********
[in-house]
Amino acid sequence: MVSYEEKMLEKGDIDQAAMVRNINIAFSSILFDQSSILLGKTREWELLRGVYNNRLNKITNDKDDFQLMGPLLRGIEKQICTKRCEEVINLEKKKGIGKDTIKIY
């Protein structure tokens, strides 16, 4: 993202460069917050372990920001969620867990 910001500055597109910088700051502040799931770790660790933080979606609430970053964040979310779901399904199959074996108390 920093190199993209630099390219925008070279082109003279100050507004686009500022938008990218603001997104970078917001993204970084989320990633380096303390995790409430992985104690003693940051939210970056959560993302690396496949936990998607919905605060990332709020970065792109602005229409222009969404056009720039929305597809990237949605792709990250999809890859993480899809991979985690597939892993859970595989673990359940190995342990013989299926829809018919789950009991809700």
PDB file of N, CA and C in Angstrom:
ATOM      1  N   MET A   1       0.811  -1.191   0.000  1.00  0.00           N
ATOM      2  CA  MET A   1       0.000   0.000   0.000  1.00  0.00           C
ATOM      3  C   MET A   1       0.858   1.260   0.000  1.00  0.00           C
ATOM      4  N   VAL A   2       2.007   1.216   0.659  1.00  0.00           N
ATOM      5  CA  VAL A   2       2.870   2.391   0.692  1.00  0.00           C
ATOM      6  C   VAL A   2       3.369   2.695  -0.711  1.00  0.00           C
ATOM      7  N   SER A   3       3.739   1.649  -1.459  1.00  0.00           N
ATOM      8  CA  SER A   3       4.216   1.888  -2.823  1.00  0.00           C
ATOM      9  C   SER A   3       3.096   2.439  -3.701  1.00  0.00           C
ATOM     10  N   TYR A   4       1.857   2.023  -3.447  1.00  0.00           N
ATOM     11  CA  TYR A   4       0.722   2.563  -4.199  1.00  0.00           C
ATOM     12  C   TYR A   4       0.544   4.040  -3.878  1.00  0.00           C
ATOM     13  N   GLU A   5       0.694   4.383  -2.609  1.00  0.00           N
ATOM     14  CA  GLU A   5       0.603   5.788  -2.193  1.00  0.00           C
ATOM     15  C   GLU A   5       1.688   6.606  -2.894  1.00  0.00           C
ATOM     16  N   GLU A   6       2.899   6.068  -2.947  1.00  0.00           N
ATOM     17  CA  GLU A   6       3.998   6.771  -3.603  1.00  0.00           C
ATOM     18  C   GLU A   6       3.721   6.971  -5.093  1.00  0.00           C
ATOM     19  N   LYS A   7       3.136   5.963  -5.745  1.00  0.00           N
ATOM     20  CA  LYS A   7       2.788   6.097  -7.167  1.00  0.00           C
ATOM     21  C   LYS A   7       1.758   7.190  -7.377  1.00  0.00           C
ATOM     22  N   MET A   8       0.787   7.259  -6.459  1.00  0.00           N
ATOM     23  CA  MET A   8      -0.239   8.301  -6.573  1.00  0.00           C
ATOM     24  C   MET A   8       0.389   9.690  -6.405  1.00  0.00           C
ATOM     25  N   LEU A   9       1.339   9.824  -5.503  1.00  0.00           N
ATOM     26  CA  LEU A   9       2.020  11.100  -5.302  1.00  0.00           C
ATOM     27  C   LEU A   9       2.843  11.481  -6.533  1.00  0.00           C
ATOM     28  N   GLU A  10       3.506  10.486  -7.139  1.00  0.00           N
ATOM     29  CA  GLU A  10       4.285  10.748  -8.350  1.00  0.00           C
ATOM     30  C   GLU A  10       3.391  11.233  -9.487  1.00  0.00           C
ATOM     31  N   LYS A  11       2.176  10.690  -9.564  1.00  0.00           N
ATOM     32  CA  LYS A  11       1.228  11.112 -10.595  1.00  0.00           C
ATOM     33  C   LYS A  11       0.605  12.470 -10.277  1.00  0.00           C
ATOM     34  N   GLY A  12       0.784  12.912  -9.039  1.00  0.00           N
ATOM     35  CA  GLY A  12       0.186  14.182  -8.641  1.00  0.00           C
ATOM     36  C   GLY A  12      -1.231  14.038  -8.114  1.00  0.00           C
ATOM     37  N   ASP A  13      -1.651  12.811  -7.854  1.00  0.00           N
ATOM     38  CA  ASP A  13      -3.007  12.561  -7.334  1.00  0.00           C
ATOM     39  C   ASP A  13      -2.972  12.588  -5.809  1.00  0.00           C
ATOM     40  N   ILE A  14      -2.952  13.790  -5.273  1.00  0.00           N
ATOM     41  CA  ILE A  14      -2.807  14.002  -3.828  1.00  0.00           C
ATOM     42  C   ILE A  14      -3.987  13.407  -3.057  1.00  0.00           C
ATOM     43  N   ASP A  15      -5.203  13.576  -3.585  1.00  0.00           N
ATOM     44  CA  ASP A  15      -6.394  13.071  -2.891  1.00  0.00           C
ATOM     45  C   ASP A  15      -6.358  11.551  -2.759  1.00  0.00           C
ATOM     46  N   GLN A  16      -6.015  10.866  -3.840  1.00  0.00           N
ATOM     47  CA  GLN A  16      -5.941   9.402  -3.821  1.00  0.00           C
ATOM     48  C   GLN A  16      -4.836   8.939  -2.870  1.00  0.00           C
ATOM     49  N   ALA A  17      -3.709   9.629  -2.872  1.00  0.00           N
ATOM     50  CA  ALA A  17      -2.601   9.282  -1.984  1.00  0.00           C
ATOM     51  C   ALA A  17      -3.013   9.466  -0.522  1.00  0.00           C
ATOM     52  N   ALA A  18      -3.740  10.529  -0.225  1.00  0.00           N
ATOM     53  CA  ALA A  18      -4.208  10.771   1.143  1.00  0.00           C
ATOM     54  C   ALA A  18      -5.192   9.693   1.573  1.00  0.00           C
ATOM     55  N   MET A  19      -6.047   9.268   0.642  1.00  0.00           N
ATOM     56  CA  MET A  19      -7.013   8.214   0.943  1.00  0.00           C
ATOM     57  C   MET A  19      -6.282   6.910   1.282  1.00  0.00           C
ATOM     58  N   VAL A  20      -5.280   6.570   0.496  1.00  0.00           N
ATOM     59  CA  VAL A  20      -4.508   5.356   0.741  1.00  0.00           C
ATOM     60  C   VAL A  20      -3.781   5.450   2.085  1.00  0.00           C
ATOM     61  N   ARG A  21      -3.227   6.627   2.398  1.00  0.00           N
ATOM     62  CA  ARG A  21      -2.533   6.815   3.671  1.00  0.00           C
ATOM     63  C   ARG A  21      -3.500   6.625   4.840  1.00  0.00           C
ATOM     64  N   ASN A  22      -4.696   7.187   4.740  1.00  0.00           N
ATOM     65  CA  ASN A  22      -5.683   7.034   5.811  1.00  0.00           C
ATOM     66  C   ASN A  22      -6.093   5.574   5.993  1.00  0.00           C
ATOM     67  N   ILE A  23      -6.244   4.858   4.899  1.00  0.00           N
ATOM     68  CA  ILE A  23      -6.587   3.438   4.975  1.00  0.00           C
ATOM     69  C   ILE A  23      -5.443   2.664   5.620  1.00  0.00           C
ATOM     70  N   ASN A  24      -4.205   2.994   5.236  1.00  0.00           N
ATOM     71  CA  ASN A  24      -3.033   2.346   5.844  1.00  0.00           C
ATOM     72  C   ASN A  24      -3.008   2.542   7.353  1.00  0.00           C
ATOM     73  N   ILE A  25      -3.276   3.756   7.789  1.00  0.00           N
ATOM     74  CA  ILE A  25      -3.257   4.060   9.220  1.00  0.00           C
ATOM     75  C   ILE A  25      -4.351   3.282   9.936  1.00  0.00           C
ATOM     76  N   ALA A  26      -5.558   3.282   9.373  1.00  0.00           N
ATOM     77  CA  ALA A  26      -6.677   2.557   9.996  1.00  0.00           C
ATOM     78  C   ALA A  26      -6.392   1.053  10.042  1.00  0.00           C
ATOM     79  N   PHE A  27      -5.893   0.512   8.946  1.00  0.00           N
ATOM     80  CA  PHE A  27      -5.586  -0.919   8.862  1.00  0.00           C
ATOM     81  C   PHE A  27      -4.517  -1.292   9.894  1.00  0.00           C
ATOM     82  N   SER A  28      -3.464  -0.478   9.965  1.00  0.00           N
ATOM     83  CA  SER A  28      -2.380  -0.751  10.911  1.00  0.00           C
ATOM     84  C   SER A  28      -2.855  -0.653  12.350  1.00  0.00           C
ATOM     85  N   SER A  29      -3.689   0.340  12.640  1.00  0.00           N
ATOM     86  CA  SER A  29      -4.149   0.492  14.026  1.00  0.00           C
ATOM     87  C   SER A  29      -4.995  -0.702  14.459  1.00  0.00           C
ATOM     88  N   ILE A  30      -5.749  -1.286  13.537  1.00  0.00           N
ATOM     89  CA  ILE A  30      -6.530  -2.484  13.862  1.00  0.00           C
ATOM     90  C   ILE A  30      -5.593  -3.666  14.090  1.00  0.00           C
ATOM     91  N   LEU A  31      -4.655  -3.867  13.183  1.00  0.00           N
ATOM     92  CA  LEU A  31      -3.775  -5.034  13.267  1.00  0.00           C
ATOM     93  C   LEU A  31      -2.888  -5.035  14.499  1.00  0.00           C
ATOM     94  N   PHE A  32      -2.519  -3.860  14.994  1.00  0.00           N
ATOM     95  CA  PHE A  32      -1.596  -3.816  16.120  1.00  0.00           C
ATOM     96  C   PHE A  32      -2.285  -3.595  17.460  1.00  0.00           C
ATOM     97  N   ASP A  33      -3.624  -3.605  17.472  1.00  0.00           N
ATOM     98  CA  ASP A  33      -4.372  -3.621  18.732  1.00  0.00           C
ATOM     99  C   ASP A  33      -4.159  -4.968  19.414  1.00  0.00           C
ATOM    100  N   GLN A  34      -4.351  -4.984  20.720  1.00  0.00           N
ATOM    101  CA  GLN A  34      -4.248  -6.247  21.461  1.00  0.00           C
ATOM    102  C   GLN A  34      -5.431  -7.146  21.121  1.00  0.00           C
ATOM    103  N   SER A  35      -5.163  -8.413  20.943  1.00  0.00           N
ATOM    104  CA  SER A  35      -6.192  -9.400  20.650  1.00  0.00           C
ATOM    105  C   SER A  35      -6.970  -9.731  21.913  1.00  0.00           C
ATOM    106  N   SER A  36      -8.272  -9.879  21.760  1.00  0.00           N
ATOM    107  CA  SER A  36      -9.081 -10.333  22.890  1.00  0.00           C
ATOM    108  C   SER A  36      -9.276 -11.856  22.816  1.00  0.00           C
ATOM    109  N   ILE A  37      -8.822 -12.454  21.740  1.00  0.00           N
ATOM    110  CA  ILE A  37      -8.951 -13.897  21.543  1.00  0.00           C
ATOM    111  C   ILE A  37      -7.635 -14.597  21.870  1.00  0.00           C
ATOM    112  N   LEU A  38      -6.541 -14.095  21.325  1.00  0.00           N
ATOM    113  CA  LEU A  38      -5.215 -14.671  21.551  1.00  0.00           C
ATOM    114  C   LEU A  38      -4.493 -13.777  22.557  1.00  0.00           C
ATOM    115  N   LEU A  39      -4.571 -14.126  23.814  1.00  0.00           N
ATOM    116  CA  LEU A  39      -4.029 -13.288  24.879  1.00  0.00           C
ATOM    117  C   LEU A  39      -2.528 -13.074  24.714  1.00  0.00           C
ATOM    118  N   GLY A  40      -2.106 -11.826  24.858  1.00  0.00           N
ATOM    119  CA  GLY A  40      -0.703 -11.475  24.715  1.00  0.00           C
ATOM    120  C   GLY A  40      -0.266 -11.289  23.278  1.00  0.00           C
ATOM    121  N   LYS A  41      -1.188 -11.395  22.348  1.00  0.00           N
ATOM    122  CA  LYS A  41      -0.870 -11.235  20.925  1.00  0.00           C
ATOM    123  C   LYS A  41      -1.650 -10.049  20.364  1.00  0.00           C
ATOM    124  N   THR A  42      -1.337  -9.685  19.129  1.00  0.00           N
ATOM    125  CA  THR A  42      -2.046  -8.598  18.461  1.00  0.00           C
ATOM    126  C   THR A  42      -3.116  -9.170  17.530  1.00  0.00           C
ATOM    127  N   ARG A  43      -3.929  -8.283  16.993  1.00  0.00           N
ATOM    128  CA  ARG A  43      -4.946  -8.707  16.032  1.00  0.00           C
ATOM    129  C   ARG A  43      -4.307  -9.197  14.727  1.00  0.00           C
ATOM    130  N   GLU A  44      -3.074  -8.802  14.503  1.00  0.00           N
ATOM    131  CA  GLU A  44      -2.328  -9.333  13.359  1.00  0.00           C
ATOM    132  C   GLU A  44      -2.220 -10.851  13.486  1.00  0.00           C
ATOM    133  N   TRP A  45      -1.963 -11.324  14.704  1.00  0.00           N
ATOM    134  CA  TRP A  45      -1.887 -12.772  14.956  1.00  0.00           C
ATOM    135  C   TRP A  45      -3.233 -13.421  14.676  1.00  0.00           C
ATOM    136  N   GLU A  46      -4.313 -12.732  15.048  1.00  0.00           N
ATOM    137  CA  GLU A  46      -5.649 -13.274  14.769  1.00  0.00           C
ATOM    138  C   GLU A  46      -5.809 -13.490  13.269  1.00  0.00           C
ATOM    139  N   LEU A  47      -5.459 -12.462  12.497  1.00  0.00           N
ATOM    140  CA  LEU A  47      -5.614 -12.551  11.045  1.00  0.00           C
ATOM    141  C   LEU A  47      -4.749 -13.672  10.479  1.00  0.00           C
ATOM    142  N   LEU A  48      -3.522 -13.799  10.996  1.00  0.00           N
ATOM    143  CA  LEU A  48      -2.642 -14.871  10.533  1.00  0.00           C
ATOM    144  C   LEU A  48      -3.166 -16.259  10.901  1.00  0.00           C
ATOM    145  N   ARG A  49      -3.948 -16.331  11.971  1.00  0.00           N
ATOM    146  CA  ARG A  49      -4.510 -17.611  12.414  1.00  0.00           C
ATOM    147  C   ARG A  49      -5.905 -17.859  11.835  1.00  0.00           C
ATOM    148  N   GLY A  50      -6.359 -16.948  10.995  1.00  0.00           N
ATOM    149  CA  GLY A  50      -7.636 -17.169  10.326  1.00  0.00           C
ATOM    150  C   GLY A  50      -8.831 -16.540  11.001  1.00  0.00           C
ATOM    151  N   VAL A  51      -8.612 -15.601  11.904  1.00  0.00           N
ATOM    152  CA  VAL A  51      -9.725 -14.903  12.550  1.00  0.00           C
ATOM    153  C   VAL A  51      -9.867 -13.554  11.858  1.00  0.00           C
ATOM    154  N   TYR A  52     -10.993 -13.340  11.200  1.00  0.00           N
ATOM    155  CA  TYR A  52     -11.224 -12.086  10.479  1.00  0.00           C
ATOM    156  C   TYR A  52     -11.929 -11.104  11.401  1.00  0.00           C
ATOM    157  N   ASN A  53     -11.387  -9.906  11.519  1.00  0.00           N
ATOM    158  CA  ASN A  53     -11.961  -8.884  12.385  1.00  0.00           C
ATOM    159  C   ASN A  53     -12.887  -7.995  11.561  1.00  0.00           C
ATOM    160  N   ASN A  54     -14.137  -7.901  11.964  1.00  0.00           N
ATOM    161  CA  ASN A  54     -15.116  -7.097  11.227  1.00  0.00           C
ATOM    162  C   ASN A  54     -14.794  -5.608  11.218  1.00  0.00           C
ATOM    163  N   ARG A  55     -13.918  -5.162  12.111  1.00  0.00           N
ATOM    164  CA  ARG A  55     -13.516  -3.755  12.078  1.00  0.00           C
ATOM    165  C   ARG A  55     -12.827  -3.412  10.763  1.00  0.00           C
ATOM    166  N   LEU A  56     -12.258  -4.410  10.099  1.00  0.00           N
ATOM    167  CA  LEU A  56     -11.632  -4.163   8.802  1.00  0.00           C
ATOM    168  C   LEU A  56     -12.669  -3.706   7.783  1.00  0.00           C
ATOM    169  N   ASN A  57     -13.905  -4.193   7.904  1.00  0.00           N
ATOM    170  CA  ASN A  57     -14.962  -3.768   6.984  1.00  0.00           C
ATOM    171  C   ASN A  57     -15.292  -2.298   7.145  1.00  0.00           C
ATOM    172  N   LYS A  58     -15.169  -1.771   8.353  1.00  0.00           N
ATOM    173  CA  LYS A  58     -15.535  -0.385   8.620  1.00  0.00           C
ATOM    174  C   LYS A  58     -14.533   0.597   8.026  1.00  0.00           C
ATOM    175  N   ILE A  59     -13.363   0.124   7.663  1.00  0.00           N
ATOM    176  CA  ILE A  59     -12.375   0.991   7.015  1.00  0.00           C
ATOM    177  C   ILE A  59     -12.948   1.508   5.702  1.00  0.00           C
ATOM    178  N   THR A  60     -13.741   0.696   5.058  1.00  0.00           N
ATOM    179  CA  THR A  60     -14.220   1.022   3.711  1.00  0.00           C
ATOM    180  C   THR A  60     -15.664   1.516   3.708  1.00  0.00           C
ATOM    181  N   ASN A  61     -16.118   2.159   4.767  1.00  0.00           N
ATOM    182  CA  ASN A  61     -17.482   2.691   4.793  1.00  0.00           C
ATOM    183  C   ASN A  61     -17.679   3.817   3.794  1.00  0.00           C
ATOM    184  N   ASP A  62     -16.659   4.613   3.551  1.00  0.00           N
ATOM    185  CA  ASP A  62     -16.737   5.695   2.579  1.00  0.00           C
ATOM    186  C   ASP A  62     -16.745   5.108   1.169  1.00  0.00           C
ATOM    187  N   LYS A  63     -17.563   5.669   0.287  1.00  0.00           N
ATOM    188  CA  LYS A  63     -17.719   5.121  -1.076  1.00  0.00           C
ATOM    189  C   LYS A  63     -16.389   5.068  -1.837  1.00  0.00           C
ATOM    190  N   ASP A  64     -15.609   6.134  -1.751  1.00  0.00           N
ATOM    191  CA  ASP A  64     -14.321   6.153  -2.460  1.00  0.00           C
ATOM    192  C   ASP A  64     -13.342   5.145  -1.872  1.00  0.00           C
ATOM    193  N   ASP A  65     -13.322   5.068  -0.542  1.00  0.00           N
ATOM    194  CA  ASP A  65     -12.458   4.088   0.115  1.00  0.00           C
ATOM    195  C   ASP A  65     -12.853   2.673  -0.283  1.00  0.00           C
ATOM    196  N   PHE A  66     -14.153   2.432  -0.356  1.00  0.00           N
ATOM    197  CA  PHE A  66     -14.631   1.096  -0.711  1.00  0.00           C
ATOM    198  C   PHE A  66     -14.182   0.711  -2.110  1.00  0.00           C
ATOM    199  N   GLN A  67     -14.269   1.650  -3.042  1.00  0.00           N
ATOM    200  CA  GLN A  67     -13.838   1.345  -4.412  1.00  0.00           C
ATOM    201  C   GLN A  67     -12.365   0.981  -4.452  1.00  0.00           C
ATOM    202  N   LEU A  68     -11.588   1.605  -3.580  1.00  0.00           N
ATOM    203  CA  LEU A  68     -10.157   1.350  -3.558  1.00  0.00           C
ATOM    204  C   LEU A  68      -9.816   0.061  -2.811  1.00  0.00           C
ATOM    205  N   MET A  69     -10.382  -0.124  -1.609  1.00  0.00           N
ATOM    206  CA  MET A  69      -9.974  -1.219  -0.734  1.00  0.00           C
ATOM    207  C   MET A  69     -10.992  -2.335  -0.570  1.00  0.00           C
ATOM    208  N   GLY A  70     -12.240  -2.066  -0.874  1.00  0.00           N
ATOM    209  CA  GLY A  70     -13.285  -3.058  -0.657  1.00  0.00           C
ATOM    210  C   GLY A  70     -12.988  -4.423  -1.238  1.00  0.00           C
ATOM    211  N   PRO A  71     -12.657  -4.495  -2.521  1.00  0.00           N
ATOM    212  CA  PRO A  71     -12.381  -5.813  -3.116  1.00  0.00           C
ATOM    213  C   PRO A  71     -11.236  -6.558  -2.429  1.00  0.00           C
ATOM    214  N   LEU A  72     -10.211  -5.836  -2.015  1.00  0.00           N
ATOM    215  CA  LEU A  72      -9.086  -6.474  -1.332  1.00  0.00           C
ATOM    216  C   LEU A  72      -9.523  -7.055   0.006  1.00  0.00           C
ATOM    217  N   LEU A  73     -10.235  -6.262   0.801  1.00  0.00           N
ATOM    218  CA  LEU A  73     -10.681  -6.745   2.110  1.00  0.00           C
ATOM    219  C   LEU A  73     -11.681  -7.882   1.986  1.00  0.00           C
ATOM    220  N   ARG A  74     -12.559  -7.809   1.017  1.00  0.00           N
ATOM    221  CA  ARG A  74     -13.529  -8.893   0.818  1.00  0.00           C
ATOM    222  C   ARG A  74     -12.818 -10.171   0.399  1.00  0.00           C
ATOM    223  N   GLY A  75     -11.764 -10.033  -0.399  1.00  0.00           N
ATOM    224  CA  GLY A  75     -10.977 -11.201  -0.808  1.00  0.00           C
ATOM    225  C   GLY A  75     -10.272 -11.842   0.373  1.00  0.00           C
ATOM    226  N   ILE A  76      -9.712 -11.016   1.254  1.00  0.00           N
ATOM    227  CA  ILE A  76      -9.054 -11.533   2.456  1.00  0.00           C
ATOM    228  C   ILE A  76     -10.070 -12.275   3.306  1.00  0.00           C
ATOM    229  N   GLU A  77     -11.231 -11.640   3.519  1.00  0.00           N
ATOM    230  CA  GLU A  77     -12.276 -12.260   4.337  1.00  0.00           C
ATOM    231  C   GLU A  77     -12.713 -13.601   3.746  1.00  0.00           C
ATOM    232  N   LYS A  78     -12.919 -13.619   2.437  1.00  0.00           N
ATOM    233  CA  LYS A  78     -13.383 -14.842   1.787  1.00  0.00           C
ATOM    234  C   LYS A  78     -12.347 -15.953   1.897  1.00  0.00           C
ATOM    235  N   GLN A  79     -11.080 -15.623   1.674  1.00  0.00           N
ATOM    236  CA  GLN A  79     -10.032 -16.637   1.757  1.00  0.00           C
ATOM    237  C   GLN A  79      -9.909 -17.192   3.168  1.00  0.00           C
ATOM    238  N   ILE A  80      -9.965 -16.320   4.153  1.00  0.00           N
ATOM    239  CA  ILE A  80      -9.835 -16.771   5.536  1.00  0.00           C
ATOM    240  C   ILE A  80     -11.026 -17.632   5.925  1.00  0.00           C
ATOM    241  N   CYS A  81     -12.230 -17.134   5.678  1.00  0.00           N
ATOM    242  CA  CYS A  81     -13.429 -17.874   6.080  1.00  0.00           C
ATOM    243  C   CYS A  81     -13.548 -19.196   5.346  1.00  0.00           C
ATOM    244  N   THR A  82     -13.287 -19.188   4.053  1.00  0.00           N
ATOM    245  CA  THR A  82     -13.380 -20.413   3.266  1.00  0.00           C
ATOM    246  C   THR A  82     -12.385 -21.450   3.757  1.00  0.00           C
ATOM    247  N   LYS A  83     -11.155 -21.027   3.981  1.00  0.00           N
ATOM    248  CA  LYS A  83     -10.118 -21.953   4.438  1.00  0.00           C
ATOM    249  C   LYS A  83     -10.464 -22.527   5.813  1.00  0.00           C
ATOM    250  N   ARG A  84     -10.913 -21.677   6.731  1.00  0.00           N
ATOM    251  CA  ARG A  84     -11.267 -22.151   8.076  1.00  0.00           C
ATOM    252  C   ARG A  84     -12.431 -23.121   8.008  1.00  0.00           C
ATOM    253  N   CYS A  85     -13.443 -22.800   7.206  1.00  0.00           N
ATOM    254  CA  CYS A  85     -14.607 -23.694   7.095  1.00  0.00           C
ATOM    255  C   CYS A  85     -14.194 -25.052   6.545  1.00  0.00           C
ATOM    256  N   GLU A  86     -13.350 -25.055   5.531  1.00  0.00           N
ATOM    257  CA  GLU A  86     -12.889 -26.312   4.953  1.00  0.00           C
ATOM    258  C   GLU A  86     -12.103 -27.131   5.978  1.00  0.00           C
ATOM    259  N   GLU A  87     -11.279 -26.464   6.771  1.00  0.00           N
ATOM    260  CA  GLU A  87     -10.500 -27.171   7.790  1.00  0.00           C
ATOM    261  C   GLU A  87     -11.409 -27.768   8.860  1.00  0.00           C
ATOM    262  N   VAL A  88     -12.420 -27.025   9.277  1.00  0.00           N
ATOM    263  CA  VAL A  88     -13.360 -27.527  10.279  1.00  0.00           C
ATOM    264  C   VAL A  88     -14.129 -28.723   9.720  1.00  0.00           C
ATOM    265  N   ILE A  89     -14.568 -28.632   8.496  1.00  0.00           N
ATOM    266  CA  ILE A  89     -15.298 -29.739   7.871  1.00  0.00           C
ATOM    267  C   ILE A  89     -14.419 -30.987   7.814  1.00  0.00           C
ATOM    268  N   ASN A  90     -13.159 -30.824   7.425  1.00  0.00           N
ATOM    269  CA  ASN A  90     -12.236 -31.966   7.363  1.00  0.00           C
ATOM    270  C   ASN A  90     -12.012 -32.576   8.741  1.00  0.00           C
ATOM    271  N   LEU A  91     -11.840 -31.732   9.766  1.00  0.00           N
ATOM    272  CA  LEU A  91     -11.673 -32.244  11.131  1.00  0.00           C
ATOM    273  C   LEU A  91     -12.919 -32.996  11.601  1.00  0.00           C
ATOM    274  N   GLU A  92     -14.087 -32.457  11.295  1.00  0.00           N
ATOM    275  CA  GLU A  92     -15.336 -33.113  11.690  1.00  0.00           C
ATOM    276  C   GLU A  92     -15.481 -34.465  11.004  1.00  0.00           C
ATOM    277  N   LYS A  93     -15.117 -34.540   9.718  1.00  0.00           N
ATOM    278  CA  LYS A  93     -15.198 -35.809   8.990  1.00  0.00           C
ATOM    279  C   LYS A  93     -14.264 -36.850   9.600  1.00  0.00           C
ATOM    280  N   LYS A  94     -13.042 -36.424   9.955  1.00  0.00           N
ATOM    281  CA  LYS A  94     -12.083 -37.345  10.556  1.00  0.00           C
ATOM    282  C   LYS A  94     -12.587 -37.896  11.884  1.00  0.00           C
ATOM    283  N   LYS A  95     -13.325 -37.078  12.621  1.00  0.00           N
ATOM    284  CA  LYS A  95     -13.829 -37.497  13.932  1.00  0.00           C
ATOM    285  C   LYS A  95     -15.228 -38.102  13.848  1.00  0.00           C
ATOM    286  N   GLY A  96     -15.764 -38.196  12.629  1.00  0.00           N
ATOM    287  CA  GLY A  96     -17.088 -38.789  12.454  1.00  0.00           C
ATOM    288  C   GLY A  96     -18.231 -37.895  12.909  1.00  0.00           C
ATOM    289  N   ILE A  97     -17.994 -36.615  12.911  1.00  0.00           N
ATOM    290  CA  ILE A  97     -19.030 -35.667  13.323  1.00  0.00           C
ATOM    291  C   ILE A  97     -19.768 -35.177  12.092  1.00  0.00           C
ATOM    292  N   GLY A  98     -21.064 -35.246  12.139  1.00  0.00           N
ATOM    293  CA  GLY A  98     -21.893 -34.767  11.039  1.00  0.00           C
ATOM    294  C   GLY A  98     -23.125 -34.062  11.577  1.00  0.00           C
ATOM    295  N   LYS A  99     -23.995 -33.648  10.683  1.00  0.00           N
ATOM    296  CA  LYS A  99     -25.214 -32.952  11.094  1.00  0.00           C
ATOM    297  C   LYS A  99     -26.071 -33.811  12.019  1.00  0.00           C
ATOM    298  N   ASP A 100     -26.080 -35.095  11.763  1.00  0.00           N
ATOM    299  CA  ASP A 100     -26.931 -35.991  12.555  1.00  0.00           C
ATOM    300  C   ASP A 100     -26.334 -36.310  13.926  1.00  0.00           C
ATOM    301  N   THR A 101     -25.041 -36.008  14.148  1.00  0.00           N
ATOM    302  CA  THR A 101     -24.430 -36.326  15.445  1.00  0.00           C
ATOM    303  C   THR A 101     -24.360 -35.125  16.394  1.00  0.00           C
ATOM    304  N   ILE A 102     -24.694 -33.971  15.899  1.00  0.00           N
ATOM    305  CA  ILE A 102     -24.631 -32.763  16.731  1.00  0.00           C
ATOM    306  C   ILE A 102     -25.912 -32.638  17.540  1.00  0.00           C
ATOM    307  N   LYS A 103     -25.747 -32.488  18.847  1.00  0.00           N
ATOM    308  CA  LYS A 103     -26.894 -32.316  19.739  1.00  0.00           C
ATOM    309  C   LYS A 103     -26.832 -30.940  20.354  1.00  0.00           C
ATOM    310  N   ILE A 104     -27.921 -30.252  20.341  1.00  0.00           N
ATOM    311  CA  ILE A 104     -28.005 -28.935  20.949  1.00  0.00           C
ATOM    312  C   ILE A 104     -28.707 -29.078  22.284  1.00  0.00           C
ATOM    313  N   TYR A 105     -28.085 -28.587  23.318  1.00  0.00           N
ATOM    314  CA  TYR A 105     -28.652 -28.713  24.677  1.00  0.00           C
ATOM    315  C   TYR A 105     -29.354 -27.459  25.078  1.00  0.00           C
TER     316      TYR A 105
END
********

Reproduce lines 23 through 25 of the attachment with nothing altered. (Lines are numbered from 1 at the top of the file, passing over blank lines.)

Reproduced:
ATOM     19  N   LYS A   7       3.136   5.963  -5.745  1.00  0.00           N
ATOM     20  CA  LYS A   7       2.788   6.097  -7.167  1.00  0.00           C
ATOM     21  C   LYS A   7       1.758   7.190  -7.377  1.00  0.00           C